needs us to take its pulse.

If you don't believe this is serious, if you don't believe that our language gets us into trouble, sometimes for fun, but sometimes our language is silent, as in her poem "Creature Crush" where the worse it is to see cruelty towards the monkey, the more money is given
(What's the worse / perverseness of this plan, / the helplessness or the complicity?)/
Apparently I neither can / release the monkey / nor assassinate the man.

This is followed by Nocebo :
where contraries should balance out (The mind's designed, declared De Vries, to keep the ears/ from grating on each other.) oh but you, you / screw the balance up, you human animal:
of hames the only caller and dropped, making
scapegoats out of badgers, snakes and grouse --
they're answering for YOU. And where's my fabled
freedom, if I cannot liberate

the creatures of my word, the eye
of my TV, the wiring of my house? What sense
might the excruciated make, whose ravenous receptors
(over veldts of happy elephants)

flock to the one shocked mouse?
(p. 55)
She speaks in polished pearls, like this.

“Any design that devises the greatest possible number of readings in the fewest possible words might find itself too easily at the service of a facile moral relativity. A plurality of priorities could be said to mark the death of priority itself. But the utility of poetry is of as little interest to me as is the biography of poets, and a temperament of my ilk takes onto-numerological solace from the great mystics: all and one are crucially hard to TELL apart. (Pragmatic America makes short work of the visiting mystic: the Dalai Lama at the hot dog stand: "Make me one with everything.") How pleasurable, then, to read the word "constitutive" two ways: its prefix at once a with and an against! And how swiftly etymological authority will denounce that delight, though its own art conspire in it!”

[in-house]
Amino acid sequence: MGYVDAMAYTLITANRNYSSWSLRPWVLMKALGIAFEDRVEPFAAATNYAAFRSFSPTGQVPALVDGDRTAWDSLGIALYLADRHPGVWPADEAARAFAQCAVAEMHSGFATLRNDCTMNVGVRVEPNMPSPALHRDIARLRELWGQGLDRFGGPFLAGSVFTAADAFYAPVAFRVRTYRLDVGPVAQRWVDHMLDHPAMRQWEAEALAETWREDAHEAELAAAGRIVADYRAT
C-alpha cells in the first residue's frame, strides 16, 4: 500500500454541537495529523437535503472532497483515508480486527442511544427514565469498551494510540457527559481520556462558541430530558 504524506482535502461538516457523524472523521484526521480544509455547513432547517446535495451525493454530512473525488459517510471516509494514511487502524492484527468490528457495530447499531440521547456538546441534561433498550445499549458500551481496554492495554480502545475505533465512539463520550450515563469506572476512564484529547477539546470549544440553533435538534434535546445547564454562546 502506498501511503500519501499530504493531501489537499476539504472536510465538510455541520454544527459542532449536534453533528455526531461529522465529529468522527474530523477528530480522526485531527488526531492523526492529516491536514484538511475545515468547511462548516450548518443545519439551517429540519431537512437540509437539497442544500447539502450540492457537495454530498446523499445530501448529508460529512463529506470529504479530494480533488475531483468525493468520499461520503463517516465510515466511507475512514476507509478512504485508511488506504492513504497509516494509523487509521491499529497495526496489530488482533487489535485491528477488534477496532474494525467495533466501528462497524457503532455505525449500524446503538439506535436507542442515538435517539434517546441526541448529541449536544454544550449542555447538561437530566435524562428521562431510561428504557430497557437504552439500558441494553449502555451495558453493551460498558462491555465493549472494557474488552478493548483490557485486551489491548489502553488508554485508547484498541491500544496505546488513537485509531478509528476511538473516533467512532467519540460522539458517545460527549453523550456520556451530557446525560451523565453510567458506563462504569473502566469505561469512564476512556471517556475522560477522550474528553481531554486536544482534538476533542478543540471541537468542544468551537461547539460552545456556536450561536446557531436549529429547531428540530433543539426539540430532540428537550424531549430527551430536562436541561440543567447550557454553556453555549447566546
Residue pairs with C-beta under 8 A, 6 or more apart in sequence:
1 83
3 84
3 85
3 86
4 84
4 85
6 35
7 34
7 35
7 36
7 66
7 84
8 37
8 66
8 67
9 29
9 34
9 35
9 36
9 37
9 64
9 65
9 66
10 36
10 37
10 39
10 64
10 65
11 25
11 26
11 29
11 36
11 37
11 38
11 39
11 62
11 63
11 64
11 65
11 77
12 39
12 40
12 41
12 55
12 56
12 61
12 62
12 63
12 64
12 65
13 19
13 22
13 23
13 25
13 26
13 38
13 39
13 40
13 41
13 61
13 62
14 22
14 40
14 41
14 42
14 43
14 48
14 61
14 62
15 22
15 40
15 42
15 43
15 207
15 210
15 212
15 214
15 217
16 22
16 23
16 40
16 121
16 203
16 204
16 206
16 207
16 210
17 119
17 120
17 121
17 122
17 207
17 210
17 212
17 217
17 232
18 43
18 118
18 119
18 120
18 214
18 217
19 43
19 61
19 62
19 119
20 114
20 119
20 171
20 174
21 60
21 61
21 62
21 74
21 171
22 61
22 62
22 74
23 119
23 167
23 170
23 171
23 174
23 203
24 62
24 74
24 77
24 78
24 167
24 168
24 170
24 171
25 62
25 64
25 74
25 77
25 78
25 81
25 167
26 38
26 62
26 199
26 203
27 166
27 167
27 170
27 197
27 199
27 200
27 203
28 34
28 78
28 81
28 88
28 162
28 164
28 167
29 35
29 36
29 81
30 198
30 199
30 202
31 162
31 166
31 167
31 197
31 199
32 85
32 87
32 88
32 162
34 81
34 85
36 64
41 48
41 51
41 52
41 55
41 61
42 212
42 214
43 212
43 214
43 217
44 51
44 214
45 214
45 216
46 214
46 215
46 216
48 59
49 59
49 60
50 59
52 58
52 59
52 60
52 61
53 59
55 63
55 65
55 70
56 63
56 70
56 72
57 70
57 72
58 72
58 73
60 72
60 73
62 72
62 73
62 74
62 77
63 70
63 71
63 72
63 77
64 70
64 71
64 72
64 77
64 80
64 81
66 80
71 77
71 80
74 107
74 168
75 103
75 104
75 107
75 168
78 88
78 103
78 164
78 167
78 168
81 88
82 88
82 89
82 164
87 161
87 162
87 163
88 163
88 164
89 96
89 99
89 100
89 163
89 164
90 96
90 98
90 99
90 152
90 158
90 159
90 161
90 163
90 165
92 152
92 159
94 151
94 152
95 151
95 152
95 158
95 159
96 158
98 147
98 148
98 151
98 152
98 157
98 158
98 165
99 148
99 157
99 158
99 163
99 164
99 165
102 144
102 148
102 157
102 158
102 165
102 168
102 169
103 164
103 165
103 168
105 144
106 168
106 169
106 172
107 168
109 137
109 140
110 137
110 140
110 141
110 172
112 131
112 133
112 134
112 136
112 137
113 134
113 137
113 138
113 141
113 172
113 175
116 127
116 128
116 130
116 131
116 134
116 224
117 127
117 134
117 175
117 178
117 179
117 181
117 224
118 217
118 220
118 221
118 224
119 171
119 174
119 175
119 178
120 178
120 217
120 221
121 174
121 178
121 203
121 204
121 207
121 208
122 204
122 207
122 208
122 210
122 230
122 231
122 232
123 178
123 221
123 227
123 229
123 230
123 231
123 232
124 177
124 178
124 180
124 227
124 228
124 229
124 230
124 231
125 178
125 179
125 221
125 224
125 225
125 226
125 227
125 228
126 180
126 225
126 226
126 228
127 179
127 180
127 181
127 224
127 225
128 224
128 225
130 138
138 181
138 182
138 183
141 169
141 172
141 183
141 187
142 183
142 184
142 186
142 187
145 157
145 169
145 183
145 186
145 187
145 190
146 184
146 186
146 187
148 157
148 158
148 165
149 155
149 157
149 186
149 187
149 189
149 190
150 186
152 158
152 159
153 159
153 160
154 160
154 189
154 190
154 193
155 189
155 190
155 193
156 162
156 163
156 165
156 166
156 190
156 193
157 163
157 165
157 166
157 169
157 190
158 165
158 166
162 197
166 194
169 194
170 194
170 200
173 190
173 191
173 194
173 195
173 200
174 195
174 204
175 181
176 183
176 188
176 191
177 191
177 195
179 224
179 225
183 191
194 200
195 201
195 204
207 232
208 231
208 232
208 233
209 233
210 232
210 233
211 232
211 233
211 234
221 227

and some of her poems are more like an unravelling of complex thought than a poem, such as "And The Greatest of These"

Stupidity is no grounds for our despair
it drives or drowses everywhere—
waxen, bristling, pitted, slick –
as variously textured as
notoriously tough. It ought
arouse more wonder than aversion:
cases more complex are hexed, and know it,
while the simplest merely grin into the void.

I can’t lose hope over the way
we tort as we retort, reveal as we redress –
I can’t regret the spank of life, its sparkling
more-or-less. Where heartlands lie the lowest
(stream and meadow, desert, swamp)
I trample on. I keep up hope
at every everyloving turn.
Each turn, that is, except

the wickedest: when cruelty
comes cackling from its
crackhouses in nature – hell
must help me then because
I lose all heart at hurt intended. Not just

humans, after all who massacre
their cousins and their dogs....

“how the skipper is sick
of the terrible lit
graffiti in the head “


And the old Grammarian
knows that something understood
is missing. (The song of Skiptomai lou)

She's brilliant. Loveable because you can see her vulnerability when she reads,
how it hurts to see so clearly.